Three Sheffield tree campaigners have decided not to appeal a High Court injunction stopping them from protesting inside safety barriers.
Dave Dillner, Calvin Payne and city councillor Alison Teal must now abide by the terms of the injunction, which comes into force at 11.59pm on Tuesday, or be in contempt of court.
If they break it they could face a fine or prison.
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Campaigners had been protesting underneath trees due to be felled as part of the council's £2.2 billion Streets Ahead highway PFI contract with Amey.
This afternoon Mr Dillner said choosing not to appeal was the 'sensible' thing to do having exhausted all legal avenues, and the campaign would now focus on highlighting things the council would find 'impossible to defend'.
He added: "We discussed at great length the actual chance of us securing leave to appeal in the first place - whether sufficient legal grounds existed, and whether the judge had made any mistakes.
"There were a couple of items that were debatable, but having considered the options, and because we realise what the extra cost would amount to, we considered our own position in respect of that.
"We also discussed what the council has already spent and decided that discretion was going to be the better part of valour. We decided that would be the most sensible course of action."
Mr Dillner also said legal costs had been 'mutually agreed' with the council. Earlier this week the authority said it planned to pursue full costs and damages, which could have meant campaigners having to find hundreds of thousands of pounds between them.
The council said it welcomed the decision.
Today's decision means the campaigners will, from 11.59pm on Tuesday, be legally forbidden from:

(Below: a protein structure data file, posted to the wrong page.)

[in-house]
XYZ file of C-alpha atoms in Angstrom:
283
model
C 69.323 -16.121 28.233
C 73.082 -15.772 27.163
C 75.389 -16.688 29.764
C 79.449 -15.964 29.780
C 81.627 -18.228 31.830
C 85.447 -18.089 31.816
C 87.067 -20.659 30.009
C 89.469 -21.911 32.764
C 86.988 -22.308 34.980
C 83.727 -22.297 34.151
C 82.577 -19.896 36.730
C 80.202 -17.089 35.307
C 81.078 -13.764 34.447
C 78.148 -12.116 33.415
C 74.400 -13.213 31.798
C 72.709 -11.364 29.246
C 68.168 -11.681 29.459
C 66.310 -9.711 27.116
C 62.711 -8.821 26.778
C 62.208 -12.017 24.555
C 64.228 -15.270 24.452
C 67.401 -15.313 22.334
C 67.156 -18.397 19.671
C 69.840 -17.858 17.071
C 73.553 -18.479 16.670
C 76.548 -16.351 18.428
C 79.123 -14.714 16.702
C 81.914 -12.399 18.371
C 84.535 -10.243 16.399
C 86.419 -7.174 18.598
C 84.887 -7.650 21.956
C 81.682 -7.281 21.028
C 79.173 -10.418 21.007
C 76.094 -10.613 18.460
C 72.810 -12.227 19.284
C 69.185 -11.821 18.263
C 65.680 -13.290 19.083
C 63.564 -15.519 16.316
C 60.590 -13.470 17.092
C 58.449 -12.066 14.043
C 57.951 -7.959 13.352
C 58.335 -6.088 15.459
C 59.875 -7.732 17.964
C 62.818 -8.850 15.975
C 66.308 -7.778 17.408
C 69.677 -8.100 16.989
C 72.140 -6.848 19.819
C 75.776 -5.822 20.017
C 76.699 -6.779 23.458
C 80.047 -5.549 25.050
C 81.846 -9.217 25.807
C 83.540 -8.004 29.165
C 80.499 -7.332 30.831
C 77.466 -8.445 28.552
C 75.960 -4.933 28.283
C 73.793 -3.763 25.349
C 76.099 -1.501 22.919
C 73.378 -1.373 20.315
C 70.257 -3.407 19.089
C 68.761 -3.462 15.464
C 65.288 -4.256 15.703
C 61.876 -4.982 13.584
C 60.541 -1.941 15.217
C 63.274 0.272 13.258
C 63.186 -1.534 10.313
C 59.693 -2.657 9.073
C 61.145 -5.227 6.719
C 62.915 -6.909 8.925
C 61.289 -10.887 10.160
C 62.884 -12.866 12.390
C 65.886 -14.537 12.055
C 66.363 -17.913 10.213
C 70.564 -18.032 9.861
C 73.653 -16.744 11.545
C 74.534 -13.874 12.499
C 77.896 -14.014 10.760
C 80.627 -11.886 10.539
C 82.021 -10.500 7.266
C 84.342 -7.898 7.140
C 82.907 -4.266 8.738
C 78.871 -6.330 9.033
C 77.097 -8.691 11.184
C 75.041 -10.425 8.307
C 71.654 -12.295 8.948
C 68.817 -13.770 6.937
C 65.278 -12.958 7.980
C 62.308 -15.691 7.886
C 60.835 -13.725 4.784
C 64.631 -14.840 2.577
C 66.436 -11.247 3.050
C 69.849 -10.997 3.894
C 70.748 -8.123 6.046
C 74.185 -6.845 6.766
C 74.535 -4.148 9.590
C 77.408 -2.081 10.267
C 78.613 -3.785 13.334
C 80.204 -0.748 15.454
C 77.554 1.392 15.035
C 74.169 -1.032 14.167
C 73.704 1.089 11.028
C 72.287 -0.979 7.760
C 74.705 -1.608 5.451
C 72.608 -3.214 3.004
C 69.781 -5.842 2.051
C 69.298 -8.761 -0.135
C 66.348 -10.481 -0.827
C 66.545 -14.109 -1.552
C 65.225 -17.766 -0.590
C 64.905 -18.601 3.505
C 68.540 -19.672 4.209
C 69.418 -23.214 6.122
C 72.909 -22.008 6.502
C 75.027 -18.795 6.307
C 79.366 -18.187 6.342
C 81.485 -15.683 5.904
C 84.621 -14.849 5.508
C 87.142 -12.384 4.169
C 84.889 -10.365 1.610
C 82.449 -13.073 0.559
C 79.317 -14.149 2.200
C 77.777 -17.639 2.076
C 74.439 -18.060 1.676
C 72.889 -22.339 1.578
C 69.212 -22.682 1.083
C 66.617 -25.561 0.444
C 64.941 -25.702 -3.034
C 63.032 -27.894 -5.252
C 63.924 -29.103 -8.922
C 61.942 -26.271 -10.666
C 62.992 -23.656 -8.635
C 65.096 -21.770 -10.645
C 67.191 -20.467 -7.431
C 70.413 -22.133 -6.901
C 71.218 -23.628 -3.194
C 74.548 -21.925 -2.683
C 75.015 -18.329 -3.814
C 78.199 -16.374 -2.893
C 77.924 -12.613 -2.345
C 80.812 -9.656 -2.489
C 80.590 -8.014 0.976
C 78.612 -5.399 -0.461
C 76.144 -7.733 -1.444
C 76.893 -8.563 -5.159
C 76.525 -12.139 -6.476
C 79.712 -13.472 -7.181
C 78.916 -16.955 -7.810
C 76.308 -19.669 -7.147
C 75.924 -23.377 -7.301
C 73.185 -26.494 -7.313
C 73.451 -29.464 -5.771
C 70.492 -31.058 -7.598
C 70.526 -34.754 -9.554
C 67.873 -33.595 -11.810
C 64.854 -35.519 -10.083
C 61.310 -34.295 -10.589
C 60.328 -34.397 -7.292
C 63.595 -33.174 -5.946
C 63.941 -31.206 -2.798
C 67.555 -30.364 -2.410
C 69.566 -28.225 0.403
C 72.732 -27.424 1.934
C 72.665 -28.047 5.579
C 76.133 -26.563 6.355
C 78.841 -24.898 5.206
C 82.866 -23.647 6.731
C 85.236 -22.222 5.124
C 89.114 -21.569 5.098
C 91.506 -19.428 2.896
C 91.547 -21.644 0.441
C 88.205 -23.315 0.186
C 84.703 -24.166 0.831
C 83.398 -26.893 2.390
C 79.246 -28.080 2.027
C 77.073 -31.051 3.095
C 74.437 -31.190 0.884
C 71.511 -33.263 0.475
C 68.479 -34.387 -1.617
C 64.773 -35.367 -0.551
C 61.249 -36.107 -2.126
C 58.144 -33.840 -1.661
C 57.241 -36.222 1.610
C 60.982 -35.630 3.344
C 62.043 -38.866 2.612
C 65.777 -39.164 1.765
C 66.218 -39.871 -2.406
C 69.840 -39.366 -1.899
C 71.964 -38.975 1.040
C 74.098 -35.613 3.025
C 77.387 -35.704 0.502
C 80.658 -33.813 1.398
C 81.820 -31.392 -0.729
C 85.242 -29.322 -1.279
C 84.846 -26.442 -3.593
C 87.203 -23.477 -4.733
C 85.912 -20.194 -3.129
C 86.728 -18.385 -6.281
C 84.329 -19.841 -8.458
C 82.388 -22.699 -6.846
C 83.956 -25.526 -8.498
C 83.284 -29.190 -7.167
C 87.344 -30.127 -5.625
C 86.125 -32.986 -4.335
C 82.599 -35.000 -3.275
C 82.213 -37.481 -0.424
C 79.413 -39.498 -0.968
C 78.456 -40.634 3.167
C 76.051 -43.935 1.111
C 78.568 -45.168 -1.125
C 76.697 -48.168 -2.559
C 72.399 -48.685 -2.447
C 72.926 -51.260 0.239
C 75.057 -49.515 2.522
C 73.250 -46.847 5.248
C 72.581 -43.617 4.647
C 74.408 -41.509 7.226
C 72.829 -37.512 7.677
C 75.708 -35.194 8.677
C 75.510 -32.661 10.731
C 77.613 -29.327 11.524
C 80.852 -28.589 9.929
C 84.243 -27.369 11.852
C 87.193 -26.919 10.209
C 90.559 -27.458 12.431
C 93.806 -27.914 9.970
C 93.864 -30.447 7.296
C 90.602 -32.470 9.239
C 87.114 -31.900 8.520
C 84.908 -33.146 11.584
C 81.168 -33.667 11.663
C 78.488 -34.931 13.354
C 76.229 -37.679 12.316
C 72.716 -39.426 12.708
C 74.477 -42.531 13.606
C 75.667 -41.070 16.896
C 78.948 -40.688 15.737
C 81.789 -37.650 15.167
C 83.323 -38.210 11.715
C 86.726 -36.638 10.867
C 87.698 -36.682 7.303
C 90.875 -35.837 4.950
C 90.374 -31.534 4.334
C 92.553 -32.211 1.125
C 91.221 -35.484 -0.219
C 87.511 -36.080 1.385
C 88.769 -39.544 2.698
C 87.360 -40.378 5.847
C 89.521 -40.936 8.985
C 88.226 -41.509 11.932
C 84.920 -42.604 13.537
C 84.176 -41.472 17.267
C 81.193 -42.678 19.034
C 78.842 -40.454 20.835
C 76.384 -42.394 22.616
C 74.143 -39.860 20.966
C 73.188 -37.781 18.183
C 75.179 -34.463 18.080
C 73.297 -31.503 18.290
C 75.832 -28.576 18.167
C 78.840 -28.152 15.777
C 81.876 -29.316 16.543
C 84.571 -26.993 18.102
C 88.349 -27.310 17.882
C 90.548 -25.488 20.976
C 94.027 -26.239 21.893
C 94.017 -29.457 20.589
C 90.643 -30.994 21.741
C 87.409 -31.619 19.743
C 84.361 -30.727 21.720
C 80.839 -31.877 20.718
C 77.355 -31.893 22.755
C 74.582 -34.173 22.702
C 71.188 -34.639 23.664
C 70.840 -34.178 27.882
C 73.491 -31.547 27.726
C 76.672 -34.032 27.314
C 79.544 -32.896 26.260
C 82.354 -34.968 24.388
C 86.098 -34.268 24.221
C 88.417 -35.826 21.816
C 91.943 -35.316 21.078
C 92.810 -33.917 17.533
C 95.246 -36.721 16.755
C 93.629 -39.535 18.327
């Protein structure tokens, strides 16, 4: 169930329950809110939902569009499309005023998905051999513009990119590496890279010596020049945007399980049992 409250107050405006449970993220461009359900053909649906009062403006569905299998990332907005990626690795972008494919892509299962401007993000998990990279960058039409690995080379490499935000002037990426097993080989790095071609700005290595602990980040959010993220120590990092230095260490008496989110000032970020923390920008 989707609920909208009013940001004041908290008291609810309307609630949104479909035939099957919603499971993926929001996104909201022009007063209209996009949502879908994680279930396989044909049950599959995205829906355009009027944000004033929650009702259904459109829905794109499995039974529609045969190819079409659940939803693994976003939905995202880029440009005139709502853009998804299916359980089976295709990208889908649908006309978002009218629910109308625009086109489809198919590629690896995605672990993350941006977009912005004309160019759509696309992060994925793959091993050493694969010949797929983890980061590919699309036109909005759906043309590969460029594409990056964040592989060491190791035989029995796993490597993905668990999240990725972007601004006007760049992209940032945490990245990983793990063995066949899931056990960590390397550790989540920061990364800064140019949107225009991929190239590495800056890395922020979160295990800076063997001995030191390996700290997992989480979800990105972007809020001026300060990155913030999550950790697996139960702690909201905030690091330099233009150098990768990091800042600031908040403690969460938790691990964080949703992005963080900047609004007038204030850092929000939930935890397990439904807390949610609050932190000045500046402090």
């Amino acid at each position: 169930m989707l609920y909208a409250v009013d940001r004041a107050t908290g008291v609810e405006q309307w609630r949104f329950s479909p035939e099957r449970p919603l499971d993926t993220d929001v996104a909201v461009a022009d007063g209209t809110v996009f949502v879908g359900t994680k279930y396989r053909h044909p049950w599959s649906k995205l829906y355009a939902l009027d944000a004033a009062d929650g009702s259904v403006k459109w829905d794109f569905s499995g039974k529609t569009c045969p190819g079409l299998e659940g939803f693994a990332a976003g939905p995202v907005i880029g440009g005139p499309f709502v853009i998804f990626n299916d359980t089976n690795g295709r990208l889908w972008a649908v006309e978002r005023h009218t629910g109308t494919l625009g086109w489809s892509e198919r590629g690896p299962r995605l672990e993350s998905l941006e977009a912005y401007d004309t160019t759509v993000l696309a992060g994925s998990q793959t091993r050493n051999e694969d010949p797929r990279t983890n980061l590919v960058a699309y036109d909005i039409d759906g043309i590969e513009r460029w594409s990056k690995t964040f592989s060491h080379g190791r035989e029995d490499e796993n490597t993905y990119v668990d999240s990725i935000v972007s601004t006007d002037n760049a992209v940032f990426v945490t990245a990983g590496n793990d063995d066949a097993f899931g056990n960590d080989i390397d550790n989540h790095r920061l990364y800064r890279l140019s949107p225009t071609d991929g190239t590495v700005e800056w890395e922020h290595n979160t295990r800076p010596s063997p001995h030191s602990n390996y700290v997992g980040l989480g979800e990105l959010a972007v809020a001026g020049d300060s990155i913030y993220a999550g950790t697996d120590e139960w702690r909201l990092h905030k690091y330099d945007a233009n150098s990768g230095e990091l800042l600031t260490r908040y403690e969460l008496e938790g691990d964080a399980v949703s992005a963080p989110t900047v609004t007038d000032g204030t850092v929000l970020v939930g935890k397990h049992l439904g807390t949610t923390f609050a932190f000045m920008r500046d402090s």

- Entering any safety zone put up around any tree within the Sheffield city boundary.
- Seeking to prevent any safety zone from being put up.
- Remaining in a safety zone after it is put up.
- Knowingly leaving a vehicle in a safety zone or intentionally putting one somewhere to stop a safety zone being put up.
They are also forbidden from encouraging anyone else to do the same, including on social media.
The judge also granted the council an injunction against 'persons unknown', which means the same legal threat applies to anyone breaking the same conditions imposed on the three named campaigners.
Mr Dillner said the campaign - which had been sending out alerts over social media encouraging people to protest whenever tree felling crews were spotted - would now change its tactics.
"Now the campaign will change focus and concentrate on making the wider Sheffield public aware of the implications of the decision to carry on and take the other 400 or so trees by the end of the year," said Mr Dillner.
The council has promised to accelerate the felling and replacement work, alongside road and pavement resurfacing and street light replacement, so it the demands of the contract's five year 'core investment period' are met by the end of the year.
The authority is cutting down and replacing 6,000 of the city's 36,000 street trees.
The council says Sheffield will face serious financial and environmental consequences if the work is not done on time.
Mr Dillner added: "The legal options have now been exhausted. We will now focus on those issues that we 100 per cent believe the council will find it impossible to defend.
"The most obvious one is the often-repeated mantra that felling is always the last resort - and it absolutely isn't.
"We will be out to prove how false that is."
The council's director of culture and environment Paul Billington said: “We welcome the decision by the defendants not to appeal the court’s decision and to accept the terms of the injunction.
"Having heard the arguments, a senior High Court judge has ruled that no-one should trespass inside any tree-felling safety zone and we hope that everyone will respect the law.
“We are pleased that we can now get on with our lawful work, as we have wanted to do for some time.”
The council confirmed it had reached an agreement on costs but said it would remain confidential.